Majestic Body Shop at 7404 Philadelphia Road, owned by brothers… (Baltimore Sun photo by Kim…)
Officer Rodney Cintron took his car, damaged in an accident, to Majestic Auto Repair in Rosedale on the advice of a colleague, not realizing that the man was getting paid to send him there.
When the city police officer found out, he signed on to the scheme, according to court records. That decision four years ago would lead to a federal prison term and the end of his brief career.
The U.S. attorney's office for Maryland announced Wednesday that Cintron, 32, had been sentenced to 42 months in prison and was ordered to pay $40,000 in restitution, half to the Police Department and half split among several insurance companies, for accepting kickbacks from the car shop's owners.
The extortion scheme involved up to 50 Baltimore officers, 15 of whom were convicted in federal court, according to court records. Cintron's sentence is the longest any officer has received thus far — a full year more than any other offender.
Prosecutors describe the Middle River man as a leader of the conspiracy, which involved referring car-crash customers to Majestic in exchange for cash. He falsified accident reports to bolster insurance claims, added damage to vehicles and filed phony claims for his own car, according to his plea agreement. He brought his wife into the scheme, allowing her to pick up illegal payments on his behalf, documents say.
The total loss caused by Cintron is at least $120,000, prosecutors said, though only $13,000 went to Cintron, according to his Washington-based attorney, David Benowitz.
"At the time of his participation, he was struggling to support his family of five on his BPD salary of $42,000 per year," Benowitz wrote in a sentencing memorandum. "The proceeds of the scheme were used to make ends meet and to pay household bills."
Cintron joined the Baltimore force in May 2007 and was initially assigned to the Northeastern District. He was lured into the conspiracy in 2008, court records say, after his bumper was damaged in an accident.
Another officer recommended that he go see brothers Hernan and Edwin Mejia, who owned Majestic. Hernan Mejia told him that the officer who sent him "would get paid" for the referral and that "Cintron could make money for referring cars to Majestic as well," the plea agreement states.
Cintron sent customers to Majestic for commissions of $100 to $250 per vehicle. He told at least three other officers about the setup, bringing them on board.
Prosecutors characterized that as recruiting, but Cintron's lawyer played down the association.
"Mr. Cintron told colleagues about the referral fees he was receiving, and many of them chose to engage in the scheme with him," the sentencing memorandum states, putting the onus on the officers.
The sentencing memorandum describes Cintron as a family man who lives with his father-in-law, his wife, and their three boys, ages 5, 8 and 12. He coaches one son's baseball and football teams and volunteers at his children's elementary schools.
In letters submitted to the court, Cintron's friends and neighbors said he was a "person of good moral character," an attentive father and an inspirational coach, who put others before himself.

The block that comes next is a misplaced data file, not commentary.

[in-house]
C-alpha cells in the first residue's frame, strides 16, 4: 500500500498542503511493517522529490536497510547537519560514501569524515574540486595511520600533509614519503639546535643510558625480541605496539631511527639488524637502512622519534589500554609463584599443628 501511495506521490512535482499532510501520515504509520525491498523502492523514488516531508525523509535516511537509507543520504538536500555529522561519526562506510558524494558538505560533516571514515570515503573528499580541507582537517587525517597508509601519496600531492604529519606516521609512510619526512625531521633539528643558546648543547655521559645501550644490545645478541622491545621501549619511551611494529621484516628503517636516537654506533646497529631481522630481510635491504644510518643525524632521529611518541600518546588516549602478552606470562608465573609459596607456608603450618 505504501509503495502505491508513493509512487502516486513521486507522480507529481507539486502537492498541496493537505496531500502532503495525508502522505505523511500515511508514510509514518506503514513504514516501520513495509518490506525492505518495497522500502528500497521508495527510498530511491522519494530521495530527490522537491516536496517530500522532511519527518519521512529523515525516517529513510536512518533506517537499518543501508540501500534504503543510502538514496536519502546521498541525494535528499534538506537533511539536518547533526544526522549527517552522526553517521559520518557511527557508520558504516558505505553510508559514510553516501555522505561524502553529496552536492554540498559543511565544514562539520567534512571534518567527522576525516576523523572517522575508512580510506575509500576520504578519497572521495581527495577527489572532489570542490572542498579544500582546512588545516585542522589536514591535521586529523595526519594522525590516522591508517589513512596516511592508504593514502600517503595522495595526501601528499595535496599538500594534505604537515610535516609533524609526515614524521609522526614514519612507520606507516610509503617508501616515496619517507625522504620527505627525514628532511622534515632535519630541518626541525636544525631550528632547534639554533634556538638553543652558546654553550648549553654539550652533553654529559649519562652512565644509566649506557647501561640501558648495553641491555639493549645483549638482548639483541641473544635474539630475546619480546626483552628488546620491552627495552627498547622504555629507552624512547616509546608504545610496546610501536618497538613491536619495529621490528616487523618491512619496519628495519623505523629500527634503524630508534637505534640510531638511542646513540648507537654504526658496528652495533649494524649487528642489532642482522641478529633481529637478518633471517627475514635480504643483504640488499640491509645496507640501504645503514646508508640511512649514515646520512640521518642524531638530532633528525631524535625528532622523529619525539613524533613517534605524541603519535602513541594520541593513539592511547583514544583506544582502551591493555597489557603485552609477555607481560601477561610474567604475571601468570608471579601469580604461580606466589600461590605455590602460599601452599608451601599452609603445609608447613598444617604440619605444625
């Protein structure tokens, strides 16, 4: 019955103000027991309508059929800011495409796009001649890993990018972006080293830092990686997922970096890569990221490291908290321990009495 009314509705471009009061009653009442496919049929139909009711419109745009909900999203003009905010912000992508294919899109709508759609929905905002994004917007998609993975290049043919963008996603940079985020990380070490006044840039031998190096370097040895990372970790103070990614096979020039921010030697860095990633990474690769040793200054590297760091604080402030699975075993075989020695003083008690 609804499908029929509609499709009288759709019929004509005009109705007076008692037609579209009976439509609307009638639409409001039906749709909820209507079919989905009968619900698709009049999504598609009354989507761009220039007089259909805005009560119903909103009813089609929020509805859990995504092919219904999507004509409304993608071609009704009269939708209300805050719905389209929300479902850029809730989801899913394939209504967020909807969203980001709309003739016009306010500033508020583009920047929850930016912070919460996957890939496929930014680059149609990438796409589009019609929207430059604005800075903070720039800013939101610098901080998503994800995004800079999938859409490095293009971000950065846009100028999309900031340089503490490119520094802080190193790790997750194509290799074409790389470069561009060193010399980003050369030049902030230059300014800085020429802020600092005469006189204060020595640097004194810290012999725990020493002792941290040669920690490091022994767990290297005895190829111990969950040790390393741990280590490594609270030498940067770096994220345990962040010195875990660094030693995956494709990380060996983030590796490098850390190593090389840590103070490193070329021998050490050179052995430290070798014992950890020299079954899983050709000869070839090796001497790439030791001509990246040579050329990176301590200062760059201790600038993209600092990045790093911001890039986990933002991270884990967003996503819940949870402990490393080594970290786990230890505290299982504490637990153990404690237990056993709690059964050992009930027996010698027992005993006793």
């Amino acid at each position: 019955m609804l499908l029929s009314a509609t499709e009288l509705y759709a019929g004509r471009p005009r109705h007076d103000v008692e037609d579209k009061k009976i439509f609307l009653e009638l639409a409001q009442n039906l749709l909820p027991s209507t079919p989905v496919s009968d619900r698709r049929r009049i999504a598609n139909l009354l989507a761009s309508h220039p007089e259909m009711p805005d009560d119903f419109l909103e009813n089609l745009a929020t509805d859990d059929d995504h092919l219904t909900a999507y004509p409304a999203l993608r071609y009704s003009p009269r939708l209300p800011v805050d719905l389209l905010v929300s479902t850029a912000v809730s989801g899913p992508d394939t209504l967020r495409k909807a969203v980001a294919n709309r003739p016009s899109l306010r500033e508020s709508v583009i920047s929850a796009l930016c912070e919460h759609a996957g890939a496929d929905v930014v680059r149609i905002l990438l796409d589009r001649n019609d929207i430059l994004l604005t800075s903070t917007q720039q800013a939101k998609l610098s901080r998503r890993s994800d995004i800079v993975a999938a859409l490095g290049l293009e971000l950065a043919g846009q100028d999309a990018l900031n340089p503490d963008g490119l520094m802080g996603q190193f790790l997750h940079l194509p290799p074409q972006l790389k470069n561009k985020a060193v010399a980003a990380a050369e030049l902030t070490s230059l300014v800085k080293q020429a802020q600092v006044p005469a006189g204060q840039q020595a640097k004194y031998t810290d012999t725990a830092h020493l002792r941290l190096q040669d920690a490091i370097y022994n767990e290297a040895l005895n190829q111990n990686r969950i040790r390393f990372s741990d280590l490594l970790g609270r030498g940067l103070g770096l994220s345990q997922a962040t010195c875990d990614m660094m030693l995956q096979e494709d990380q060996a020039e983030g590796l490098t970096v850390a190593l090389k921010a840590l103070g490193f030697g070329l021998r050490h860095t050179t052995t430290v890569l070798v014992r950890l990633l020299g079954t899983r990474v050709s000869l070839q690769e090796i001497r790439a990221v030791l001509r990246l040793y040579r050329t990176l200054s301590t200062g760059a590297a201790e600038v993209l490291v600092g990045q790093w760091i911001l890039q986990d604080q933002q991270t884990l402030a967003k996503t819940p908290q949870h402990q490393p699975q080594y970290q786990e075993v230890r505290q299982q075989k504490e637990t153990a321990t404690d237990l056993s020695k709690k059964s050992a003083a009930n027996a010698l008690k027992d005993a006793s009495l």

Cintron won a citation in 2009 for helping arrest a man armed with a .22-caliber revolver and was once named employee of the month. A letter from Police Commissioner Frederick H. Bealefeld III, also submitted to the court, thanks him for a "job well done" in January 2010.
Later that year, Cintron was suspended for reasons that have not been made public and reassigned to Central Records; police declined to explain why Wednesday. He was charged in the extortion scheme in February 2011.
Cintron now works as a property inspector for a private company, doing home occupant checks for banks.
In a letter to U.S. District Judge Catherine C. Blake, who oversaw his case, Cintron expressed regret for his actions.
"Words can never fully convey my remorse for the shame, disgrace and pain that I have inflicted on the department and my family, particularly my eldest son, who looked up to me and has now become a shell of the young vibrant boy I knew, and my parents, who always expected great things from me," he wrote. "I failed everyone, including my superiors and fellow officers in the department."
Cintron said he ended his relationship with Majestic a year before his arrest. His attorney recommended that Cintron be sentenced to probation or home detention.
But Blake disagreed, handing down the stiffest sentence in the scheme to date.
Ten officers have been sentenced to terms of between eight and 30 months. More than a dozen others have been suspended from the force, though they were not criminally charged.
Four officers, including the one who chose to go to trial, have yet to be sentenced, as have the Mejia brothers, who pleaded guilty in the conspiracy and agreed to cooperate with law enforcement.
One officer was prosecuted in state court, receiving a sentence of probation before judgment that will allow him to keep a clean record if he follows certain rules.
In a statement, police spokesman Anthony Guglielmi said the department, which initiated the investigation, hopes the sentences and restitution orders send "a clear message that undermining the trust of the people of Baltimore and dishonoring the integrity of this agency will not be tolerated."
Said Benowitz in an interview: "I think he's sincerely remorseful for what happened. It was not his intent for things to sort of spiral this way."
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